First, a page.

Much less is known about the ability of the malaria parasite to access intra-erythrocytic iron (Table 3). An individual RBC contains 100 fg (20 mM) of iron, the majority of which is contained within hemoglobin. It is estimated that if the parasite were able to access only 1% of this hemoglobin iron all of its iron demands would be fulfilled (Hershko and Peto, 1988; Gabay and Ginsburg, 1993). However, as discussed above, the parasite incorporates the majority of heme released as a result of hemoglobin digestion into hemozoin (Chugh et al., 2013). Despite identification of a Plasmodium heme oxygenase-like protein, which would facilitate release of iron from host heme (Okada, 2009), the parasite does not exhibit enzymatic heme oxygenase activity nor possess a canonical heme oxygenase pathway (Sigala et al., 2012). Even without inherent heme oxygenase activity, it remains possible that non-enzymatic mechanisms release enough iron from trace heme to meet the iron requirements of the parasite. Possible mechanisms include heme breakdown by glutathione or hydrogen peroxide, the conditions for which are predicted to exist within erythrocytic stage parasites (Ginsburg et al., 1998; Loria et al., 1999). However, as the parasite synthesizes heme de novo, it does not seem likely that the parasite draws iron from host heme (Nagaraj et al., 2013).
In addition to hemoglobin, RBCs contain residual amounts of biovaialble iron (1–10 μM) as well as iron stored within ferritin (0.7 nM), and it is possible that the parasite is capable of utilizing one or both of these erythrocyte iron reservoirs. Currently, however, there is no reported evidence to either support or refute these possibilities (Scholl et al., 2005). However, despite a lack of evidence that the parasite accesses host intra-erythrocytic iron, recent work by our group has shown that pRBC bioavailable iron content increases as the parasite matures from ring stage to schizont. This observation suggests that iron is released from some form of storage as the parasite develops within host RBCs (Clark et al., 2013). Whether the iron is released from parasite or host storage remains an open question.
Although the precise host iron source(s) the malaria parasite acquires remains unclear, all the potential host iron reservoirs (serum and intra-erythrocyte) available to erythrocytic stage malaria are affected by iron deficiency as well as iron supplementation. Therefore, it is reasonable to hypothesize that iron deprivation and excess iron contribute to the relationship between host iron and malaria risk observed in the clinical studies discussed earlier. That said, even during iron deficiency, the erythrocytic stage of the parasite inhabits the most iron rich environment in the human body. As such it is alternatively possible that neither iron deficiency nor iron supplementation perturb iron reservoirs enough to significantly impact the parasite.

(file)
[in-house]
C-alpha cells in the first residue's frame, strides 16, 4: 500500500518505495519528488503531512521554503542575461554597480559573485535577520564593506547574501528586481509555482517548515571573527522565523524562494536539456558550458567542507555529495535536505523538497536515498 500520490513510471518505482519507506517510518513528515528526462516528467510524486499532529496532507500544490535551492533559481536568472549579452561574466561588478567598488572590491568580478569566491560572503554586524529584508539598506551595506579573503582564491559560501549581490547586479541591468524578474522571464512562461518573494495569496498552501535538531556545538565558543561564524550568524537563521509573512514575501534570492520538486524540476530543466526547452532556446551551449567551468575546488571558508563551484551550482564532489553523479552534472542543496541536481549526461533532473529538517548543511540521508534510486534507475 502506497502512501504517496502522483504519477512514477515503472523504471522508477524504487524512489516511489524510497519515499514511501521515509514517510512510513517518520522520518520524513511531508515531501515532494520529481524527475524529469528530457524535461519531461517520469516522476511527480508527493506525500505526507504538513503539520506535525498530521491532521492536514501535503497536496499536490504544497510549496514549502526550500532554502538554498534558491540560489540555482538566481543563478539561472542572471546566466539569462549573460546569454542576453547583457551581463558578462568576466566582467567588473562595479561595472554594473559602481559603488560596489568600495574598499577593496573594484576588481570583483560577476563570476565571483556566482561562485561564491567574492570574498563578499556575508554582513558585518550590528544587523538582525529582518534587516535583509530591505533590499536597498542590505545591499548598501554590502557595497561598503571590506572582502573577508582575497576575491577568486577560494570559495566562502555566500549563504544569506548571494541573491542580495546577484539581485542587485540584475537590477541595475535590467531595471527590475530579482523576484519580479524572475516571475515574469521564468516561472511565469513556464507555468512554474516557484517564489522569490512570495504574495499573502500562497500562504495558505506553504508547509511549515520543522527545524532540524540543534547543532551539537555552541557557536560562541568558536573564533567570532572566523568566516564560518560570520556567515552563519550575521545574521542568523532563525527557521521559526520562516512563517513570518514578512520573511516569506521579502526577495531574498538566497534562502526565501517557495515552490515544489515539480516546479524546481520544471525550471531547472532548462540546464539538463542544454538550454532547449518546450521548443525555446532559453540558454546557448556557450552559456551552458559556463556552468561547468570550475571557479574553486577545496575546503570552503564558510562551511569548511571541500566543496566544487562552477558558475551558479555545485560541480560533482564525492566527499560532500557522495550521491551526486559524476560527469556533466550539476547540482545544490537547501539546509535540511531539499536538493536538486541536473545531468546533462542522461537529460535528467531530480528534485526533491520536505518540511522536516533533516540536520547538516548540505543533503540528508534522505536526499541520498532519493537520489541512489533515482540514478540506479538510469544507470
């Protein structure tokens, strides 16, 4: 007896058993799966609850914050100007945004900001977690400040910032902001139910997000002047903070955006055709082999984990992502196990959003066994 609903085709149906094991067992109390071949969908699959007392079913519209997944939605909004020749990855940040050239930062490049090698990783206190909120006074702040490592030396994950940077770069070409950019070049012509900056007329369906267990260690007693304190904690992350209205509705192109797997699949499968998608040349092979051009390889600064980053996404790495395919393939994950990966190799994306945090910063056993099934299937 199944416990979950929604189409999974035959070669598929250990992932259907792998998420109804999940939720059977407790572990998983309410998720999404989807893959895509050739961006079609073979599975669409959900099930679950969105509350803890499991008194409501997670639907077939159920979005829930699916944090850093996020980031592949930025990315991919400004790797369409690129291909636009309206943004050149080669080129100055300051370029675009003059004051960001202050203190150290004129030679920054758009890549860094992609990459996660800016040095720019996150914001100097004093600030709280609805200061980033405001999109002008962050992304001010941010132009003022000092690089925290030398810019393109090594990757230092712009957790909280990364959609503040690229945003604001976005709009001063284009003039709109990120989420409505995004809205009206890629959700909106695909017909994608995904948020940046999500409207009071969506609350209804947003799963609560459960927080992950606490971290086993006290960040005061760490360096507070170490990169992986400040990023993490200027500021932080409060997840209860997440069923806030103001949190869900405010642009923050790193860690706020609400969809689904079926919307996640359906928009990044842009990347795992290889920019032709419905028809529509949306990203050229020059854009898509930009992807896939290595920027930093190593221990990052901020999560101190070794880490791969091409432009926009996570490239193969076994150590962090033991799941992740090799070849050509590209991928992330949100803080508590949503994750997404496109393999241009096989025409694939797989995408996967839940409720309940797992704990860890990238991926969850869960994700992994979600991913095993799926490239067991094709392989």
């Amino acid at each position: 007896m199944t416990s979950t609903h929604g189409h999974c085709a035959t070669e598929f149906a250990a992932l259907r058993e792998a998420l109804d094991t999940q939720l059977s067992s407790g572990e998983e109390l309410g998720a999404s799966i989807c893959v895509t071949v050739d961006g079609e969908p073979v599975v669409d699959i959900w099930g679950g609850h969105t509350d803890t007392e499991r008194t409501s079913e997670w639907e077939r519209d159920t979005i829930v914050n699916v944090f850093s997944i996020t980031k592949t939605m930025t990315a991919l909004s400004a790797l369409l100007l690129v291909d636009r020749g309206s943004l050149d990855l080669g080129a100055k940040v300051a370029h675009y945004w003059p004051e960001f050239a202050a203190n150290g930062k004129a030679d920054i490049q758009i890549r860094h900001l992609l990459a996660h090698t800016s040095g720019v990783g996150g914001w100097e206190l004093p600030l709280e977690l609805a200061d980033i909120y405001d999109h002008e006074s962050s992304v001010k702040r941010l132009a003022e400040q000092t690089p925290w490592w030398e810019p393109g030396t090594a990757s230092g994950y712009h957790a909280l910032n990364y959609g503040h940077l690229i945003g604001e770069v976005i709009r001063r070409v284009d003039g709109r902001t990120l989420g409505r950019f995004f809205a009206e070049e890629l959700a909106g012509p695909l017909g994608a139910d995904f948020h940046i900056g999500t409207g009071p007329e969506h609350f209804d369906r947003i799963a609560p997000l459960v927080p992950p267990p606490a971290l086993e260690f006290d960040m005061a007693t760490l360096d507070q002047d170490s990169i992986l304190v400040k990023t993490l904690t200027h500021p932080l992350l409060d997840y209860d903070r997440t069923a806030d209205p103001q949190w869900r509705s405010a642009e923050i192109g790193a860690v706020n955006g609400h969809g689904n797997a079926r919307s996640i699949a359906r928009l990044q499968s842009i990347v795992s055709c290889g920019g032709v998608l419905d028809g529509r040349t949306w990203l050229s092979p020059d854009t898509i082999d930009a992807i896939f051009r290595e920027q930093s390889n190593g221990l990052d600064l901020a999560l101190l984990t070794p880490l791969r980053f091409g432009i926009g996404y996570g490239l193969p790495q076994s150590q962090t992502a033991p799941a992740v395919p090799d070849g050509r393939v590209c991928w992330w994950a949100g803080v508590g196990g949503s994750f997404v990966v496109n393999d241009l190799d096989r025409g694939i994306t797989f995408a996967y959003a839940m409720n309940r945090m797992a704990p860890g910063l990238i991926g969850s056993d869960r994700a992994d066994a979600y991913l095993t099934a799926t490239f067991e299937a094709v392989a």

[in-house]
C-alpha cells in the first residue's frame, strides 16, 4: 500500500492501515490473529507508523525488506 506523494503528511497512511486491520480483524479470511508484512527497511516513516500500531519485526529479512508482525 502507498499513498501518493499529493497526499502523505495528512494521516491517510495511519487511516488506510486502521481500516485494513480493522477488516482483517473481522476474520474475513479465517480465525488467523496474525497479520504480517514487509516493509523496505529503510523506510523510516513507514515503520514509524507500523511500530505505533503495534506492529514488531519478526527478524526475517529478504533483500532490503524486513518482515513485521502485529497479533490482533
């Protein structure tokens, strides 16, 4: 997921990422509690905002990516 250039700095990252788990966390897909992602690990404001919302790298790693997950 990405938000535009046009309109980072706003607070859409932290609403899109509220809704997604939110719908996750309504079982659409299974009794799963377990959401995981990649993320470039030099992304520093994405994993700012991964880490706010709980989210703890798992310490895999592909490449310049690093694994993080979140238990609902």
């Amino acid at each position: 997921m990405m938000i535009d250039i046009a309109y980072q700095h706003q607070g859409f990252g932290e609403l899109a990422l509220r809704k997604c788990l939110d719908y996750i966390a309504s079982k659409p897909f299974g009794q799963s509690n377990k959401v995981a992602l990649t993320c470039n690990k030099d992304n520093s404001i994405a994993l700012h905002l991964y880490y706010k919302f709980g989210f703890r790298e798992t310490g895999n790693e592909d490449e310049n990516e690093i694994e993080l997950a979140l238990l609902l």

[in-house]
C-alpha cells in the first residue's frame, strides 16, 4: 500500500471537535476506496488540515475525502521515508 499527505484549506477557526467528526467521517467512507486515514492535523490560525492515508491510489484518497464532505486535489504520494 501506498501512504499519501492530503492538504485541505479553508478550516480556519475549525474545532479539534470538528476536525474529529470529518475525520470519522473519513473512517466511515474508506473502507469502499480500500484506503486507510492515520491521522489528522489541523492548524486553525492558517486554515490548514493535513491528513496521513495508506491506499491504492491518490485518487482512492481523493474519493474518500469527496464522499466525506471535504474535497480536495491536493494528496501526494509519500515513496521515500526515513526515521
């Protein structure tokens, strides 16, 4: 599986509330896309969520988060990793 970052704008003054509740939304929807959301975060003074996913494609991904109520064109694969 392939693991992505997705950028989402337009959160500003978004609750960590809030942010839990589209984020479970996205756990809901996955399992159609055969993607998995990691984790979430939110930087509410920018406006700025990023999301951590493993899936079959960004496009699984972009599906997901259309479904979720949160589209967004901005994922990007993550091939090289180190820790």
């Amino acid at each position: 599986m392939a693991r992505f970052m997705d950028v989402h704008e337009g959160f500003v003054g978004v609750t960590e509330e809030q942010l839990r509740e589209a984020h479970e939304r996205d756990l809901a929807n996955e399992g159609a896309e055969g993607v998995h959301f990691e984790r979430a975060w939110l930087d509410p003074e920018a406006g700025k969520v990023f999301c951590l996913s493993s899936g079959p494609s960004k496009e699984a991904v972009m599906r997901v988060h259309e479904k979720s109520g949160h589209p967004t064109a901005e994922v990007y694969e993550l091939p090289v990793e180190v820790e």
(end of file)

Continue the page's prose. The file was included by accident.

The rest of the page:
Microcytic Iron Deficient RBCs and Malaria
In addition to affecting host iron reservoirs, iron deficiency also induces changes in RBC physiology. One such difference between iron-replete and iron-deficient RBCs is the substitution of zinc for iron in hemogloblin when iron is limiting. This results in zinc protoporphoryin IX levels ten times higher in iron deficient as compared to iron-replete RBCs (Wong et al., 1996). As zinc protoporphoryin IX inhibits hemozoin extension in vitro; it is reasonable to hypothesize that that elevated zinc protoporphoryin IX in iron deficient erythrocytes provides protection against malaria infection by impeding parasite growth (Iyer et al., 2003).
Additional changes to RBC physiology caused by iron deficiency include: microcytosis, greater susceptibility to oxidative stress, reduced ATP content, and decreased deformability (Yip et al., 1983; Acharya et al., 1991; Nagababu et al., 2008; Brandão et al., 2009). Furthermore, iron deficient RBCs experience enhanced eryptotic cell death (Kempe et al., 2006). The altered physiology of microcytic iron deficient RBCs may therefore protect against erythrocytic stage malaria infection. Research by Koka et al. indicates that propagation of the erythrocytic stage of P. falciparum strain BinH is reduced in iron deficient RBCs (Koka et al., 2007). However, earlier work by Luzzie et al. observed abnormal parasite morphology but no difference in the growth of P. falciparum strain UPO in iron deficient as compared to iron-replete RBCs (Luzzi et al., 1990). The differences between these studies may be explained by the use of different P. falciparum isolates which feasibly could have different sensitivities to iron deficient RBCs.